On September 27, 2016 a devastating typhoon caused Taiwanese highways, schools, and stock and foreign exchange markets to close. Taiwanese news agency Focus Taiwan, has explained that the Typhoon’s wind speeds reached up to 191 kph. This storm exemplifies the terrible consequences of climate change. In fact, climate change has caused tropical cyclones to increase in intensity for over the last 40 years. However, increasing world temperature not only affects weather patterns, it also affects the global economy.
The main problem that climate change creates in the world economy is the loss of resources. Due to climate change, sea levels are rising and the amount of flood, droughts, and wildfires are increasing. Wildfires have steadily increased in frequency and duration since the 1980s. Sea levels are rising at higher rates, 1.2 inches per decade. Rainfalls are much more intense than they were 50 years ago. And droughts have increased in length and extremity since the 1970s.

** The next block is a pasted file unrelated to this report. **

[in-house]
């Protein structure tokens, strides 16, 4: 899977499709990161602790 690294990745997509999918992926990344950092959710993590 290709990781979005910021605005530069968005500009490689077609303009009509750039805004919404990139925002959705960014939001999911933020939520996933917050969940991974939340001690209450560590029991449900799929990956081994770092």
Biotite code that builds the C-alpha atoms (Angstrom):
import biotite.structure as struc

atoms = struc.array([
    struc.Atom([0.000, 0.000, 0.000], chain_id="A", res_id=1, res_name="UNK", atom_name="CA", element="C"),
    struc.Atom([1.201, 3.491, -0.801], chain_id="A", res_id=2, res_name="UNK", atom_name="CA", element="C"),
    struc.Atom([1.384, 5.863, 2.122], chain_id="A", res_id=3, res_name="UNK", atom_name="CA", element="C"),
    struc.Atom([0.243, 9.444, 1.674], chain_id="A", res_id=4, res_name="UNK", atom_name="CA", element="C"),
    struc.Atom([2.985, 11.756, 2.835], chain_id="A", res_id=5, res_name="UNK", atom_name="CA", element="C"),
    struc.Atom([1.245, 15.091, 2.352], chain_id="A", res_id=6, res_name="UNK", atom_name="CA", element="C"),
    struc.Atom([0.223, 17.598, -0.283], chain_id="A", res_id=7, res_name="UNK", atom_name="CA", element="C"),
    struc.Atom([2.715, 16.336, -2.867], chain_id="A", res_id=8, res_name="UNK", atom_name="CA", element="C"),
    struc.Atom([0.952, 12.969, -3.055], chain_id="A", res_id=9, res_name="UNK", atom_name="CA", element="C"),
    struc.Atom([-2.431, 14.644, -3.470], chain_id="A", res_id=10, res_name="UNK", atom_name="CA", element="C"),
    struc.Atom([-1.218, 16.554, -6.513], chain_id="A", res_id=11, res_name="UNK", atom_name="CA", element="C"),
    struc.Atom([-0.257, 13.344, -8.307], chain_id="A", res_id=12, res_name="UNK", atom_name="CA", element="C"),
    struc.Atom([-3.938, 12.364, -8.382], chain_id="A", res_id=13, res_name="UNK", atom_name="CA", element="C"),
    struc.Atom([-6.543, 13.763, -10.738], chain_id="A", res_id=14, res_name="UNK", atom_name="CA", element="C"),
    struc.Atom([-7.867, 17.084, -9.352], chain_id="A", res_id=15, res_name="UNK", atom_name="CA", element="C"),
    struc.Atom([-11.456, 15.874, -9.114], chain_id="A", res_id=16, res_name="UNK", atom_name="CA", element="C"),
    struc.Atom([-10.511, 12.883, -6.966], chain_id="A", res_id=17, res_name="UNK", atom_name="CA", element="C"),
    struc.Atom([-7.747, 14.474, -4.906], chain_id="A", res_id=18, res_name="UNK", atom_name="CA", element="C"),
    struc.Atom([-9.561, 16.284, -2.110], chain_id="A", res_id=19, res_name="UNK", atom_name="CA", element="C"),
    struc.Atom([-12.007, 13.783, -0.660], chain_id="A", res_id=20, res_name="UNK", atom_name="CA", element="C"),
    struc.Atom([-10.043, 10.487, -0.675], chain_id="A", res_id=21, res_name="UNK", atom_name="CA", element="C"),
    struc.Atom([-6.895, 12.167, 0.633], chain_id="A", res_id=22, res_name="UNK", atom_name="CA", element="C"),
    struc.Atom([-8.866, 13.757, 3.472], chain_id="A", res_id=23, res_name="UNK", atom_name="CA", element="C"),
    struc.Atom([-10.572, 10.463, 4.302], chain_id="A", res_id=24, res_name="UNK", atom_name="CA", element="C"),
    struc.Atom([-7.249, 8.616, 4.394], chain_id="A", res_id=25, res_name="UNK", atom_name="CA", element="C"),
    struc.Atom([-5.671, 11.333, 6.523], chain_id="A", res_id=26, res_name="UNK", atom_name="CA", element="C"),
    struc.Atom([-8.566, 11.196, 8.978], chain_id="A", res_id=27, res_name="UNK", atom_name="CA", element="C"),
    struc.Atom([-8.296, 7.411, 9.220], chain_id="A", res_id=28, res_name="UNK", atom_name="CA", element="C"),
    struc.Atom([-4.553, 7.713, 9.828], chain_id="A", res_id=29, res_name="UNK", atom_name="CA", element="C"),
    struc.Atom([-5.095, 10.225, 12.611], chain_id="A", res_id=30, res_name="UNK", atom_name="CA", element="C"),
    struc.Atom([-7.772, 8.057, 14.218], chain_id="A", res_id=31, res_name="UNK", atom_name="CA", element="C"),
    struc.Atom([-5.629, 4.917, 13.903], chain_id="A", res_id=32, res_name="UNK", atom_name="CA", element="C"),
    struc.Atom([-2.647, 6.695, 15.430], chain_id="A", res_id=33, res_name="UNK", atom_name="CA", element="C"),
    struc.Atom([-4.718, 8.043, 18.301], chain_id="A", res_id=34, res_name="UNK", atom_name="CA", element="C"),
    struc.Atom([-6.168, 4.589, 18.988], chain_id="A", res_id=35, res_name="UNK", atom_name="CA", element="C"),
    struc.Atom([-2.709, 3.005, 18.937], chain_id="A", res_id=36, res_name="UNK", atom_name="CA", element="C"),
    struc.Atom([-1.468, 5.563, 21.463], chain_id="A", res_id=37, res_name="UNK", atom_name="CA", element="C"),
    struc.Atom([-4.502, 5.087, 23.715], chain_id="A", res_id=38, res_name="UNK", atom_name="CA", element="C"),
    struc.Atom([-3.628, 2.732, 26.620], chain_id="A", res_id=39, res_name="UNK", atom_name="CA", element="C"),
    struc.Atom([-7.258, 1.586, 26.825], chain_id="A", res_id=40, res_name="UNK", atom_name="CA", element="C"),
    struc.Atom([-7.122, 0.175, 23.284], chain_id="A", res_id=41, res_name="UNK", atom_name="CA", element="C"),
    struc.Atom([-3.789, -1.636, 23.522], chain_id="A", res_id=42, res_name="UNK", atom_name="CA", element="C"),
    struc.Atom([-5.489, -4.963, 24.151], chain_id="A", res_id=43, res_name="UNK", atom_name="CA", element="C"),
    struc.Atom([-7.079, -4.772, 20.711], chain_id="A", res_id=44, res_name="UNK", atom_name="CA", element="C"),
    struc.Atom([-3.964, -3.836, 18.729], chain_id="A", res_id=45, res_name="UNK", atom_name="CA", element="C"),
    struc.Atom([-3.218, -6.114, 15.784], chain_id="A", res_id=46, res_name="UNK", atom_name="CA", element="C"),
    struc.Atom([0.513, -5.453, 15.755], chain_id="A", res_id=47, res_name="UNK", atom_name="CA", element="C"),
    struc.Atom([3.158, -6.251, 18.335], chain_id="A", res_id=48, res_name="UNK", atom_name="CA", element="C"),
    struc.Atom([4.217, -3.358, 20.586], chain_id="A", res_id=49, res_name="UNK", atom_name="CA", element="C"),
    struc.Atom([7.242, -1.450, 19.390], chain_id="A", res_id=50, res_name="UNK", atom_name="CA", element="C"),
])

As storms, wildfires, floods, and droughts increase, highways, schools, and financial markets will be shut down more often and infrastructure will be damaged. This will result in the loss of time and productivity. Investment in certain areas will also decrease due to the perceived risk in areas that are severely impacted by climate change. This loss in investor confidence could even lead to more problems in the economy, such as more economic shocks.
But is it all really doom and gloom? Is there a way to reverse the deleterious effects of climate change? Well, unfortunately, no. There isn’t a way to reverse the effects of climate change. However, we can stop it from getting even worse by making greater efforts to lower our use of oil and other materials that hurt the environment. Companies could also participate in agreements to lower pollution, such as cap and trade and other market based approaches to improving the environment.
Image Source: The Daily Conversation